September 21, 2015

Australia's $90 Billion Naval Shipbuilding More Complex Under New Government

Artist's conception of what an expanded Civmec, Henderson, WA, facility would look like if the future submarines were assembled there. (Image courtesy communitynews)



The diagram above is courtesy The Daily Telegraph August 20, 2015. Note this is based on Defence Teaming Australia advice in mid August 2015, under different Abbott Government conditions. The $17 Billion might be for 8 submarines. 

While the promise of 70% of submarine work in Australia has been mentioned by the outgoing defence minister Andrews in Parliament this is not yet a formal commitment. 70% involves complex costings over a 20 year period.

The new Australian Defence Minister, Marise Payne, will be faced with a highly complex $90 Billion shipbuilding situation. 

She and the whole Australian Federal Cabinet will have to:

-  plan, conduct and complete submarine/ship selections which heavily rely on the knowledge/designs/industrial capacity/contractural clarity of overseas companies

-  decide on political priorities at the federal and state level (including rewards for past, present, future loyalty to the Turnbull government)

-  ensuring votes and jobs at the Turnbull federal and state levels

-  divide shipbuilding work (for submarines, frigates and patrol vessels) across four major shipbuilding states (South Australia, Western Australia, Victoria and New South Wales)

-  other Australian states and territories will also need to be given sub and shipbuilding work that they can efficiently do.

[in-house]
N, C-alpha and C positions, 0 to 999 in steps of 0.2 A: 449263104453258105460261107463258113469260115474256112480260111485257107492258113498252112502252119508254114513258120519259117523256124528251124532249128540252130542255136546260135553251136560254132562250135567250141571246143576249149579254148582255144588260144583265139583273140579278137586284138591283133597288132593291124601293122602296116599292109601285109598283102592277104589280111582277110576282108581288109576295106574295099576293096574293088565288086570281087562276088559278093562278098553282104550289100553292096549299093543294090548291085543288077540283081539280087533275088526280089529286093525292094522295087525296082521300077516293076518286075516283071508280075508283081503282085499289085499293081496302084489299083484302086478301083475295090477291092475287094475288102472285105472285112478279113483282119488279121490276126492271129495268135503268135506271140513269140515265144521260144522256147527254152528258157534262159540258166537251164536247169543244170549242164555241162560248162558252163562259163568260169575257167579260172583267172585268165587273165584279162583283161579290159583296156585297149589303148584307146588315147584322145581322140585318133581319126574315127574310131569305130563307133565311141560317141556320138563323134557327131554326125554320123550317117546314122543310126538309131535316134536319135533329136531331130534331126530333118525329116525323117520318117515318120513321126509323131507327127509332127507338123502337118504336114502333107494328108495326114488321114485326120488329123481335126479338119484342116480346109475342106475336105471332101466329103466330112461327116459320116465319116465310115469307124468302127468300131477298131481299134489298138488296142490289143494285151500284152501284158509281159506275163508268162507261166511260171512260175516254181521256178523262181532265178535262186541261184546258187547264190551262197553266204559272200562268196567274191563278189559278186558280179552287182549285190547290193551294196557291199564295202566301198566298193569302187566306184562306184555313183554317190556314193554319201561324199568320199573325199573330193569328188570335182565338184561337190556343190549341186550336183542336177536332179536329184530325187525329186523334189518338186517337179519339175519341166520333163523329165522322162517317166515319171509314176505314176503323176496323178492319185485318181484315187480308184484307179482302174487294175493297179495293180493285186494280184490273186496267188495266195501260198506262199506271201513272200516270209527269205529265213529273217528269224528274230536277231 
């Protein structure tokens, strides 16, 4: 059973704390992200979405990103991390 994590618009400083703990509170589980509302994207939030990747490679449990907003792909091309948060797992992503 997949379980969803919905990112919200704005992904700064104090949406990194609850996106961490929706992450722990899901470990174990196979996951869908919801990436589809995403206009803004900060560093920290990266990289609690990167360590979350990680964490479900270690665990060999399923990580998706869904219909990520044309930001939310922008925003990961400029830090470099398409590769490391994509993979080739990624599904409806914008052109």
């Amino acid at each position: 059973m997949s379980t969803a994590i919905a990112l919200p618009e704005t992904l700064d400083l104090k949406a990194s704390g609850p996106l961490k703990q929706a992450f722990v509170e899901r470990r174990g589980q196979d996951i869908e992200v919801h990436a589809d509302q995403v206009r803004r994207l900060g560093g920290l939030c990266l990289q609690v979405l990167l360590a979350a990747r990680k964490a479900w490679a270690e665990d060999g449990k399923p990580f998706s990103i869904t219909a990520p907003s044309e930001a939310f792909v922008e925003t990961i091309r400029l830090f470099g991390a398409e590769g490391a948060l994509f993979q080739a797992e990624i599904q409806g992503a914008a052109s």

More detail on the four majors:

-  home of the Australian Submarine Corporation (ASC) in Adelaide
-  ASC's efficiency was/is low as seen in the Collins build and the current Air Warfare Destoyers build (3 for $10 Billion - so far) about 200% over the price of highly efficient shipbuilding countries (eg. South Korea and Spain) 
-  But politically the votes of the 6 Federal Members of Parliament from South Australia were essential for Turnbull to become Prime Minister. 
-  Industry Minister Christopher Pyne is from South Australia

-  its relatively efficient shipbuilder, Austal, is at Henderson, south of Perth. 
-  on September 25, 2015 Civmec, also at Henderson, proposed that it could build the submarines (see artist's conception of an expanded Civmec facility above). 
-  Henderson is near Australia's main submarine base HMAS Stirling at Rockingham. 
-  making Henderson a logical place to assemble submarines and maintain them.